Beth Sholom Congregation in Elkins Park Attracting Young Families

Beth Sholom Congregation students (Photo by Jan Nossbaum)

Beth Sholom Congregation on Old York Road in Elkins Park is known in the Philadelphia area for a few reasons.

It has “the Frank Lloyd Wright building,” or the only synagogue ever designed by the famous architect. It’s been the childhood and adult synagogue of Pennsylvania Gov. Josh Shapiro.

It also has endured the struggles that many congregations have gone through in recent decades. Beth Sholom had a peak of about 850 members in the 1980s. By the 2020s, though, it was down to around 450. The Conservative congregation even rents space in its building to a Reform community, Congregation Kol Ami.

Yet since June, Beth Sholom is becoming known in the community for a new reason: the agreement it offers to Jewish parents looking for a preschool for their kids. Families can get reduced tuition if they agree to attend six to eight events per year.

This offer has been on the table for more than a decade. Beth Sholom Executive Director Danielle Otero took advantage of it with her family when they joined in 2013. But it is gaining in popularity post-pandemic, according to synagogue leaders.

Forty-four new families have joined since June.

“They want community,” said Beth Sholom’s longtime rabbi, David Glanzberg-Krainin.

The types of events that families commit to when they enroll their children in the Brodie Family Early Learning Center are tot Shabbats, lunch and learns and meals in the Sukkah during Sukkot, according to Otero. Some are with the kids. Others are just for parents.

“What we’ve found is that parents are coming to far more events than they are required to come to,” said Ruth Lefton, the president of the synagogue’s board of directors. “We’re building community that way.”

It starts out as a requirement, according to Otero. But once parents come to a few events, they “keep coming back.” Rabbi Glanzberg-Krainin estimates that 20-24 events are being planned per year by the synagogue’s parent-teacher organization.

“There’s such a desire for families to come together,” he said.

The Brodie Family Early Learning Center had about 80 students enrolled before the pandemic, according to the rabbi. Then the number dropped during COVID. But today, it’s more than 90.

Beth Sholom’s religious school is also growing, according to Lefton. And once families grow out of the preschool, they get similar events but for families with kids in elementary school.

The rabbi identified three reasons for the increases.

“In the post-pandemic world, there’s a sense of isolation,” he said. “People want to be connected to peers.”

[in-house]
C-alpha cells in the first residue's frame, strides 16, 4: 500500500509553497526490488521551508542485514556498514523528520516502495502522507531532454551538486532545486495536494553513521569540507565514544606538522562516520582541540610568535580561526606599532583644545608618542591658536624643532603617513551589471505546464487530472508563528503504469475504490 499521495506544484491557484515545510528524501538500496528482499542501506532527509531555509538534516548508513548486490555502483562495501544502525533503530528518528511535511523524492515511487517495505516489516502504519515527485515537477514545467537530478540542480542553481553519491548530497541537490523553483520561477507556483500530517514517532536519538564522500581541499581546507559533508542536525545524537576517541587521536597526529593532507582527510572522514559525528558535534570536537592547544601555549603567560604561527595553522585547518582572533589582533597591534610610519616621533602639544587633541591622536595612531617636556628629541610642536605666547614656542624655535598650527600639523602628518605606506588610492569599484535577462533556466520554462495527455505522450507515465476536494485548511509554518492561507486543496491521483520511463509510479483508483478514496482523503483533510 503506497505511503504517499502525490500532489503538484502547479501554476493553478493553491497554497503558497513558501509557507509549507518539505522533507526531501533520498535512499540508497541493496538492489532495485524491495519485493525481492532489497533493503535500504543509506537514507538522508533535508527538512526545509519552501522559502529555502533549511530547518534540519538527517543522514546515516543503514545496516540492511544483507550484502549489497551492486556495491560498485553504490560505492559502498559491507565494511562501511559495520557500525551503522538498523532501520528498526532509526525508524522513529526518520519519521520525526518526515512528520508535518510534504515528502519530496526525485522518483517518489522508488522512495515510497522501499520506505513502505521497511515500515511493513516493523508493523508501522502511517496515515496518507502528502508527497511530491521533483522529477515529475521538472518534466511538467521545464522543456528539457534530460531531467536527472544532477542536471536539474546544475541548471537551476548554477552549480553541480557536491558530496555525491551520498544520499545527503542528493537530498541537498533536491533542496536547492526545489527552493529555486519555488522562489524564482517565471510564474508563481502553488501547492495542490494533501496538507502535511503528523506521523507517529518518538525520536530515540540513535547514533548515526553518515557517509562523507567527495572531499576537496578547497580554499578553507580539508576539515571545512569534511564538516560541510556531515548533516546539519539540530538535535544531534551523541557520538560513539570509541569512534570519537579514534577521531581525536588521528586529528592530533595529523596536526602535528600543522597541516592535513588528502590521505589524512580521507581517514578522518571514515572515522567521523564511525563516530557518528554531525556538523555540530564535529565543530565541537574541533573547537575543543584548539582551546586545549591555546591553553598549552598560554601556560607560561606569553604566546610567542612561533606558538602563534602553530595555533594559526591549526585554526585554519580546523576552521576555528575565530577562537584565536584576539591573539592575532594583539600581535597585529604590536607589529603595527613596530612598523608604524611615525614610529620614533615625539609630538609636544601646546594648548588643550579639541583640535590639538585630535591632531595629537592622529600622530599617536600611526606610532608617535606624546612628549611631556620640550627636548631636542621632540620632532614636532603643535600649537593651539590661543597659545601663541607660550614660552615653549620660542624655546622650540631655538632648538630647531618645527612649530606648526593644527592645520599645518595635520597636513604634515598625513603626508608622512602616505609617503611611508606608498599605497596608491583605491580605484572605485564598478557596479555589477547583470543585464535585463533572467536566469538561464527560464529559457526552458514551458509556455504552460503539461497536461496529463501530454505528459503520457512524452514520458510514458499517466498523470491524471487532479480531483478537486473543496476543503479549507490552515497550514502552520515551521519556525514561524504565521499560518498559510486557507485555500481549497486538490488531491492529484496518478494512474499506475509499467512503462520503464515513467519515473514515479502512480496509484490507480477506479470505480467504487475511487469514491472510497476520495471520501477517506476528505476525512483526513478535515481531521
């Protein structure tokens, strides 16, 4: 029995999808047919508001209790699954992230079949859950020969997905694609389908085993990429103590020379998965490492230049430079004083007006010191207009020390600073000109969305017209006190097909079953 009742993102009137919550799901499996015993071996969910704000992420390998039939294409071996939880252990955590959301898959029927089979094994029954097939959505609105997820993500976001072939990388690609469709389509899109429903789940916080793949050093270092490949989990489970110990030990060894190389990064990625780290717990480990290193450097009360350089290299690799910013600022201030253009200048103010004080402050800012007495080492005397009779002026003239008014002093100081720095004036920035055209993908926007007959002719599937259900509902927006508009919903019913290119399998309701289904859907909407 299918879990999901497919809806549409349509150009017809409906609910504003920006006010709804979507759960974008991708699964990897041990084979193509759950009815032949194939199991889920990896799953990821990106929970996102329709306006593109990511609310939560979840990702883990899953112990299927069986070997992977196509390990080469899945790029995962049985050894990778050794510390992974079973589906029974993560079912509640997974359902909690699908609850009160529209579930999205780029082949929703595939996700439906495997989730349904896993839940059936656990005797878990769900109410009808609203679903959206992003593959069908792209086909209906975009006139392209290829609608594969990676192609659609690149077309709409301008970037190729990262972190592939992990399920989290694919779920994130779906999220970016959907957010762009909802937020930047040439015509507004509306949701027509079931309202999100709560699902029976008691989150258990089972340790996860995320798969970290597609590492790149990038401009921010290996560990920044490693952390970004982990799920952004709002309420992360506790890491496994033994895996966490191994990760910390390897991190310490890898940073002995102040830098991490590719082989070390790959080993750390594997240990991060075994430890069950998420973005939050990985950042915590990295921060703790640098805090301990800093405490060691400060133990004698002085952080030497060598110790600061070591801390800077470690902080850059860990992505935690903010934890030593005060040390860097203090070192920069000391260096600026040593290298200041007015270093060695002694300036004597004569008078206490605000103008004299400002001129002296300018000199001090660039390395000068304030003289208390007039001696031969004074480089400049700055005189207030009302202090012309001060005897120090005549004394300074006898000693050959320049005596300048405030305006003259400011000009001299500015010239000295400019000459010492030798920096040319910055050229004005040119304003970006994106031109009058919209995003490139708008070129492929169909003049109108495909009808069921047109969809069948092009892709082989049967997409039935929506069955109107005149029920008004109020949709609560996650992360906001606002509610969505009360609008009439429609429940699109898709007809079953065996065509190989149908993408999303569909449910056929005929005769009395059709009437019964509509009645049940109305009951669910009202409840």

Laynie and Benjamin Barazani at a synagogue event (Photo by Leor Barazani)

On a more practical level, many families today have two working parents.

“There’s clearly a need for child care,” the rabbi said.

And as millennial parents get older, many realize that they want to pass Jewish values down to their kids.

“There’s a hunger for people to feel like there’s a place where values can be taught and practiced,” Glanzberg-Krainin said. “A synagogue provides this Jewish framework for helping parents raise their kids to become mensches.”

Out of those 44 new households, a majority are younger families, according to Otero. But there are also “quite a few grandparents.”

“There’s multigenerational community building,” she said. “You can create bonds.”

Otero, who took over as executive director in December, thinks that “we’re really coming back since COVID.” Her goal now is to keep the focus on family engagement. A family engagement director, Jan Nossbaum, joined the synagogue staff post-pandemic.

Lefton also said that, “We try to make sure that our congregation is aware that we have new members.” They are always highlighted in the synagogue newsletter.

“And they also see us investing in our facility,” she said.

A $1.7 million capital campaign is underway, according to synagogue leaders. The private phase of the campaign is over, and now the executive director, rabbi and board president are opening it to the public. They have enough money on hand to feel confident that they will complete the project by the summer.

It has three pillars, according to Glanzberg-Krainin. Accessibility upgrades should include ramps and an elevator. Security enhancements will likely feature a two-step process to enter the building in which you are “seen and identified before you enter,” the rabbi said. The renovation and expansion of the outdoor courtyard should allow it to host services, bar and bat mitzvahs and summer camp activities.

“It’s all congregant money,” Glanzberg-Krainin said. “They’re finding the connection here because we’re putting resources and staff and time into building those connections.”

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